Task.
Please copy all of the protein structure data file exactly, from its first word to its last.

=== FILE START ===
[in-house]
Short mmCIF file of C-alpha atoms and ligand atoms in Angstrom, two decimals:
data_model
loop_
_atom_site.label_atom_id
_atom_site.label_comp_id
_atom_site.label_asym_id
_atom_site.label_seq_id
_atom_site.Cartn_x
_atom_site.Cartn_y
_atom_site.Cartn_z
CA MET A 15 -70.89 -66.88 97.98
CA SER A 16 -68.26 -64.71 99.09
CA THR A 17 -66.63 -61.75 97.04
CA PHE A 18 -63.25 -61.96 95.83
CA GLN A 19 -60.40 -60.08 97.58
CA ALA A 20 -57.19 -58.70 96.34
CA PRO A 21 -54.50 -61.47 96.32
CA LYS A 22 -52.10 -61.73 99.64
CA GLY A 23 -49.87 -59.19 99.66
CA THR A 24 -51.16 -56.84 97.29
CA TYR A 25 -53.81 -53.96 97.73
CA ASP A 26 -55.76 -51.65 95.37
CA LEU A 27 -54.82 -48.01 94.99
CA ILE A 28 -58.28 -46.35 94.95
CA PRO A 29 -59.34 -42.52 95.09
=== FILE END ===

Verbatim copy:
[in-house]
Short mmCIF file of C-alpha atoms and ligand atoms in Angstrom, two decimals:
data_model
loop_
_atom_site.label_atom_id
_atom_site.label_comp_id
_atom_site.label_asym_id
_atom_site.label_seq_id
_atom_site.Cartn_x
_atom_site.Cartn_y
_atom_site.Cartn_z
CA MET A 15 -70.89 -66.88 97.98
CA SER A 16 -68.26 -64.71 99.09
CA THR A 17 -66.63 -61.75 97.04
CA PHE A 18 -63.25 -61.96 95.83
CA GLN A 19 -60.40 -60.08 97.58
CA ALA A 20 -57.19 -58.70 96.34
CA PRO A 21 -54.50 -61.47 96.32
CA LYS A 22 -52.10 -61.73 99.64
CA GLY A 23 -49.87 -59.19 99.66
CA THR A 24 -51.16 -56.84 97.29
CA TYR A 25 -53.81 -53.96 97.73
CA ASP A 26 -55.76 -51.65 95.37
CA LEU A 27 -54.82 -48.01 94.99
CA ILE A 28 -58.28 -46.35 94.95
CA PRO A 29 -59.34 -42.52 95.09